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East European Perspectives: February 6, 2002

6 February 2002, Volume 4, Number 3
Multiculturalism In Central Europe: Cultural Integration And Group Privacy (Part III)

By Gabriel Andreescu

3.2 Group Privacy And Integration In The Case Of The Roma
The size of Romania's Romany population is certainly much higher than data from the 1992 census would indicate (409,723). Romany associations usually cite a figure of between 1 million and 2.5 million. A study published in France for the French government also mentions 2.5 million Roma (Benattig, Brachet, 1998). The only figure backed by controlled sociological research is that of the Institute for the Study of the Quality of Life, putting the number at about 1.5 million Roma at the time of investigation (1988).

The current legislative system related to national minorities, based on special measures safeguarding community privacy, seems to be sufficient to cover the needs of Roma. The problems of this community are related on one hand to discrimination, and on the other hand to the community's emancipation through improved representation and greater participation in the sharing of resources. Both fighting discrimination and increasing representation for the benefit of participation in resource-sharing are essentially questions of integration.

It should be noted that the Romanian ethnic majority has never expressed any opposition to Romany privacy. On the contrary, Romanian nationalist forces seem to favor the least possible contact with Roma. Until 1996, there had been tens of cases of expulsion of Romany groups from the villages where they were living. Attitudes favoring segregation -- in schools, residential areas, etc. -- are also very common. This shows that as long as there is no symbolic competition with a minority, the latter's community privacy is welcomed rather than obstructed. There have never been voices fearing a possible "enclavization" of Roma, as was the case with Hungarians. The ultranationalistic forces, such as the chairman of the Greater Romania Party, Corneliu Vadim Tudor, have gone as far as demanding the internment of Roma to labor camps. In the case of the Roma, then, one faces precisely the reversed situation on refusing integration. It is the ethnic majority that displays opposition. However, pressure exercised by new Romany leaders (whether civic or political) -- and by domestic, pro-democratic, and international forces -- has brought about some improvement.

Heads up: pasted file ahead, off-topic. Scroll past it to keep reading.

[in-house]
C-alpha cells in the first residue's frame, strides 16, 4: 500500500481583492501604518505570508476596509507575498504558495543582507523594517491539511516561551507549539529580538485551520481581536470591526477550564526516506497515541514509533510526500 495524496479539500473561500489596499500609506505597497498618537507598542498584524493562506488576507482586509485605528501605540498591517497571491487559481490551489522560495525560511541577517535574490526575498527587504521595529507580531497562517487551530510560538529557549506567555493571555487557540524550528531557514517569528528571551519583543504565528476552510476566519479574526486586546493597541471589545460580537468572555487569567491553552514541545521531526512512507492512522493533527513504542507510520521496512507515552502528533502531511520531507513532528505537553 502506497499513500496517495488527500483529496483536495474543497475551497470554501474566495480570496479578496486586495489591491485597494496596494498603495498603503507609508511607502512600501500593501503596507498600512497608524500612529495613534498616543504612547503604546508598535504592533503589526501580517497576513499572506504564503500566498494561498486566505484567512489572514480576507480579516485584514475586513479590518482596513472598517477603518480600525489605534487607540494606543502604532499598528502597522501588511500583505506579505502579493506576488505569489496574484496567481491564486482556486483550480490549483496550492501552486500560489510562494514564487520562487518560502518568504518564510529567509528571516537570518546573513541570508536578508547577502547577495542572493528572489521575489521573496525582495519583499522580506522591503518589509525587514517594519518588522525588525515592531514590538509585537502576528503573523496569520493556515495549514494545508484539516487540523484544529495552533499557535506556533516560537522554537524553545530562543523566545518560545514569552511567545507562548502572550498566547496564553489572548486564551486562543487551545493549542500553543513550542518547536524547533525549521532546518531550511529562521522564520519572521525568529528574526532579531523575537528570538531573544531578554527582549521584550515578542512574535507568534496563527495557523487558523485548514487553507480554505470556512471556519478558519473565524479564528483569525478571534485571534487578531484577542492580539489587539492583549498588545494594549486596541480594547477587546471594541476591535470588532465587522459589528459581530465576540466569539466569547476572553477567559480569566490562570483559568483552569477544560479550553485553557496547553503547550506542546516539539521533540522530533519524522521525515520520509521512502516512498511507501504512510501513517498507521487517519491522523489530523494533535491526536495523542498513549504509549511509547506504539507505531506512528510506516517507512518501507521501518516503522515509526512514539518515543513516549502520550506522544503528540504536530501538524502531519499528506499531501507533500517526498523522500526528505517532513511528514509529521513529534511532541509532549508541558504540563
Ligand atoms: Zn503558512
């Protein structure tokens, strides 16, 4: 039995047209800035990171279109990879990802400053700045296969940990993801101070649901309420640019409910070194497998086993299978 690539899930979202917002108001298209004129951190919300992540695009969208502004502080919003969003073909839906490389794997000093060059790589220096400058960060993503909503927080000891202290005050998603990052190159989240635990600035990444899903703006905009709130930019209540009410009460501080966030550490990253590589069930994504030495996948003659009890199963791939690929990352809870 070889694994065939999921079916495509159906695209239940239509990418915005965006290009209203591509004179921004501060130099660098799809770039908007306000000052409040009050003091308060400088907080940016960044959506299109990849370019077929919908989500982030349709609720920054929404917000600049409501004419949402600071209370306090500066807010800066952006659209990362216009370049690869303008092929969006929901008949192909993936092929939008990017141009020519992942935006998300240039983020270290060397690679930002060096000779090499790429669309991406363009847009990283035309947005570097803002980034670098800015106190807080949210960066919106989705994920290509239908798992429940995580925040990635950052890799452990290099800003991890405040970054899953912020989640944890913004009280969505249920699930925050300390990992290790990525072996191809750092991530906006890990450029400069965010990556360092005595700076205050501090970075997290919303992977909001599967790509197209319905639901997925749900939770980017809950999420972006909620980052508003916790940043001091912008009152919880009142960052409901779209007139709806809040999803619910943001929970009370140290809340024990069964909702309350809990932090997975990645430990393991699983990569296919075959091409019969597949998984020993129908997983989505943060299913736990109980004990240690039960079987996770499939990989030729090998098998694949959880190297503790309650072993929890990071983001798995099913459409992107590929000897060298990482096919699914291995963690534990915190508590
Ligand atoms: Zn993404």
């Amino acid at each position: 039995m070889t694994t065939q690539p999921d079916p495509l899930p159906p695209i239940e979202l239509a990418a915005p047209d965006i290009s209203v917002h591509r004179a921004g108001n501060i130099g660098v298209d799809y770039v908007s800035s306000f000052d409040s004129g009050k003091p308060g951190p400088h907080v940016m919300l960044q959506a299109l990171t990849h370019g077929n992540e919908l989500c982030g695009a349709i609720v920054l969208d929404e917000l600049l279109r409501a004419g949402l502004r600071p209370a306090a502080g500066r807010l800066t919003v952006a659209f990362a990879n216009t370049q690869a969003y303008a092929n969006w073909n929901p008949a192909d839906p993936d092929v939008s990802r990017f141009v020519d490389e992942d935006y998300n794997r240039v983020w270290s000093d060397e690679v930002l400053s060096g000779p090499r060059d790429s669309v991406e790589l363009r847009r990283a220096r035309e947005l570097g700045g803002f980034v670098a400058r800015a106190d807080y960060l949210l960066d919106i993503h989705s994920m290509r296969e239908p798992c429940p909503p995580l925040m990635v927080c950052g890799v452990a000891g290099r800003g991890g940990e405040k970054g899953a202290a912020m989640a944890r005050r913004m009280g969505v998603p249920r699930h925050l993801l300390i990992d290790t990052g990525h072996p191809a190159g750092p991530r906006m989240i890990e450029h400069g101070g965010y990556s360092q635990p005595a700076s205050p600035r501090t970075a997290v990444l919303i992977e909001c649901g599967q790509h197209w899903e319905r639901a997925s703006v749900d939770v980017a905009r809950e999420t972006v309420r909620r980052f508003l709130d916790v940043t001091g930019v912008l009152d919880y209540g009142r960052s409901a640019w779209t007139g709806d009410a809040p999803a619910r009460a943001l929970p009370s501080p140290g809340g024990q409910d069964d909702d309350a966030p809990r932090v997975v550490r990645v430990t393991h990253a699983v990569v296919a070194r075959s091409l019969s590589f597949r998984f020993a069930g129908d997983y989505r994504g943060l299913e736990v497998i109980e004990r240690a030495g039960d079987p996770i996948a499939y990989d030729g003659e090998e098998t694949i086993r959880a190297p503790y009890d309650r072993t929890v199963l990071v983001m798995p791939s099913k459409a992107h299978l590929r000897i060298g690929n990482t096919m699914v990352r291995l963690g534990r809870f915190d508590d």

The post-1996 government ensured for the first time an institutional framework aimed at greater Romany participation. The Department for the Protection of National Minorities (DPMN) and 16 Romany non-governmental organizations (NGOs) acting as a Romany working group signed a partnership protocol to elaborate a national strategy for the protection of Roma, and for the implementation of a program aimed at improving the situation of this minority. A National Office for Roma, functioning within the DPMN, is responsible for establishing and maintaining relations with Romany organizations.

An Inter-Ministerial Committee on National Minorities was set up in August 1998. Its mission is to coordinate and unify state policies aimed at the protection of national minorities, support the DPMN, and devise the national strategy for the protection of national minorities, including one for Romany protection. Under the authority of the Inter-Ministerial Committee, an Inter-Ministerial Sub-Commitee for Roma was established as well, as a mixed body formed of governmental experts and independent experts nominated by Romany NGOs.

In order to grasp the general complexity of the Romany problem and of attempts to cope with it, one may well take the situation in education as a case study. "Only 50 percent of Roma children go to school on a regular basis,... they are not segregated in specialized establishments,... but the prevalence of anti-Roma feeling in schools, and particularly among many teachers, discourages parents from sending their children to school.... Eighty percent of the Roma have no vocational training" (Than rromano, 1999-2000, p. 43). According to 1996 data, of the 70,000 individuals deprived of education, the majority are Roma (Zoon, 2001).